Recent childhood obesity prevalence statistics suggest that 17% of children and adolescents ages 2 to 19 years are living with obesity. Determining alternative methods to decrease daily energy intake and increase energy expenditure is critical for childhood obesity prevention. A “one size fits all” approach to treating obesity has not been effective. This dissertation is based on the Energy Balance Framework from Blundell and colleagues, which is a working model that describes the major influences on appetite control. Emerging research is working to better understand the dysregulation of energy balance, with recent studies in adolescents and adults. However, the effects of the energy balance system and appetite regulation pathways on food intake have not been fully examined in younger, pre-adolescent children. This dissertation extends previous research in these areas and examines the influences of individual differences in body composition and exercise on appetite regulation and food intake in children under the age of 12 years, across three separate cohorts of children. In three of the four papers of this dissertation, the role of fat-free mass as an appetitive driver in children emerged as a common theme, consistent with previous work in adults. There was limited evidence of an association between fat mass and food intake across the three cohorts of children studied. Exercise, compared to a sedentary control, was effective in reducing relative energy intake (i.e., energy intake adjusted for activity-related energy expenditure), but individual differences influenced these relationships. Children who rated the controlled bout of exercise as more difficult had greater ad libitum energy intake than children who rated it as easier. This finding demonstrates the potential for perceived exertion during exercise to influence food intake regulation. In addition to this cognitive factor, there may be individual differences in the brain’s reward response to food-related cues that could also play a role in ingestive behavior. Therefore, the work in this dissertation highlights the role of the brain in the determination of energy balance-related behaviors. Collectively, the findings from these studies provide support for the Energy Balance Framework and extend these findings to pre-adolescent children. These three cross-sectional studies represent a few steps towards understanding the influences of body composition and exercise on food intake regulation in children. Additional longitudinal studies in these areas will aid in the understanding of the reciprocal interactions between energy expenditure, energy intake, and body composition over time. These studies may also inform the development of more effective and sustainable tailored weight management interventions.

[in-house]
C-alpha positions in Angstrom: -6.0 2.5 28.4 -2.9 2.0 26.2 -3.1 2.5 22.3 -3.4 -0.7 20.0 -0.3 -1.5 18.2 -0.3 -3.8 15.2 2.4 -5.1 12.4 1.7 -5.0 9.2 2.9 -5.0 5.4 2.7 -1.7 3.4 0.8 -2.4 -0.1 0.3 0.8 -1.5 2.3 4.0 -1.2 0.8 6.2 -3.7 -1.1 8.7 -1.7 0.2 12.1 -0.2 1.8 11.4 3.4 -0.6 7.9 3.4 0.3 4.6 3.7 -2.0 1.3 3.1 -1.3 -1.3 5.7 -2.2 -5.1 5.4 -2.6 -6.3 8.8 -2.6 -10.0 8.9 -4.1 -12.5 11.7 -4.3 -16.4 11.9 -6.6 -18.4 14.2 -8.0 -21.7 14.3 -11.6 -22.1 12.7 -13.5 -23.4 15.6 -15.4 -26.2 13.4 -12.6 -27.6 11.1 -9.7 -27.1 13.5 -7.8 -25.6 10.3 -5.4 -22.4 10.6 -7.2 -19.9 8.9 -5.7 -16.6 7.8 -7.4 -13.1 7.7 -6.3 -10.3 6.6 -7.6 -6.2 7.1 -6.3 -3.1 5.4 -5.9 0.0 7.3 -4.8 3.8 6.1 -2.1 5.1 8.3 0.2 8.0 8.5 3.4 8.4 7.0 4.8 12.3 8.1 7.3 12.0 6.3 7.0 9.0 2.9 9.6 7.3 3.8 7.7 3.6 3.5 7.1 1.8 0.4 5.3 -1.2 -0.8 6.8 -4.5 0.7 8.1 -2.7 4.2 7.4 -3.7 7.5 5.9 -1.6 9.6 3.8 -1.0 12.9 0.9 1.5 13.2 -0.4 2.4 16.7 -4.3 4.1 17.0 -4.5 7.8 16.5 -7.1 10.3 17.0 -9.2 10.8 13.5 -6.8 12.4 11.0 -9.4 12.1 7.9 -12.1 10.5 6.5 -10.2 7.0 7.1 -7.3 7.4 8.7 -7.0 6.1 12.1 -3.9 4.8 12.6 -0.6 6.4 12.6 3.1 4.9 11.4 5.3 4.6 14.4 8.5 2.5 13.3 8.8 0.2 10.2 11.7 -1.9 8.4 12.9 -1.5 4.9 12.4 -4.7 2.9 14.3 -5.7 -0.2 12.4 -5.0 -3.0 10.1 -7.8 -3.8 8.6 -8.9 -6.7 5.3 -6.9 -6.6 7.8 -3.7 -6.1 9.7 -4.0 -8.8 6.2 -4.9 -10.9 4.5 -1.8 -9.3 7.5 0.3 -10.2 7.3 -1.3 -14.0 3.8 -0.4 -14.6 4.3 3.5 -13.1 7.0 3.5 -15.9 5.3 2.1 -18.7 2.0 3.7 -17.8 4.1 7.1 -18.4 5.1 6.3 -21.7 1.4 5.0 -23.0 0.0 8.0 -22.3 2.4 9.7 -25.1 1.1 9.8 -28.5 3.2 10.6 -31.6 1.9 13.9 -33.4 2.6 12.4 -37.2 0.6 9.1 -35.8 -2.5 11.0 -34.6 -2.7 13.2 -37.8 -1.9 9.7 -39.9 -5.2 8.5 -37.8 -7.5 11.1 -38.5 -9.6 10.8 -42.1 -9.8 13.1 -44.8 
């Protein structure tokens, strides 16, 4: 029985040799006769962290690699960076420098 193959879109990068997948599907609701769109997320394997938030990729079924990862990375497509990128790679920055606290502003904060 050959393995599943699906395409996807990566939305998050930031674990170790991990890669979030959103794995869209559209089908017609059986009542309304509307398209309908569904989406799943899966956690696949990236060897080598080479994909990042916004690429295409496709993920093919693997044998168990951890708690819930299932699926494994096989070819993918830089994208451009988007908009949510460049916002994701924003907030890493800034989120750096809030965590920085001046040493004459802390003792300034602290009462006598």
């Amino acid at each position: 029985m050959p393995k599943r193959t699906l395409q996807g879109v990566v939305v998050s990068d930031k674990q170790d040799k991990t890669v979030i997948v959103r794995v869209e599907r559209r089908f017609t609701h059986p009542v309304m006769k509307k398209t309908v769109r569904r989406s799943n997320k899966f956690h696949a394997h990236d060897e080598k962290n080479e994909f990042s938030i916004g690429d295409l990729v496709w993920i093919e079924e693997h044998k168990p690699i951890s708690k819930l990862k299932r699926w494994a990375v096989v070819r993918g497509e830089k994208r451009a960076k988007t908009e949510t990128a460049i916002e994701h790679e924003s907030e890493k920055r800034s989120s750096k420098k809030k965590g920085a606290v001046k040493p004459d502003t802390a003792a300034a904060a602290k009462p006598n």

|Advisor:||Keller, Kathleen L.|
|Commitee:||Corwin, Rebecca, Dolls, Barbara J., Downs, Danielle S., Geier, Charles, Keller, Kathleen L., Thivel, David|
|School:||The Pennsylvania State University|
|School Location:||United States -- Pennsylvania|
|Source:||DAI-B 80/08(E), Dissertation Abstracts International|
|Subjects:||Neurosciences, Nutrition, Kinesiology|
|Keywords:||Body composition, Eating behavior, Exercise, Fat-free mass, Obesity|
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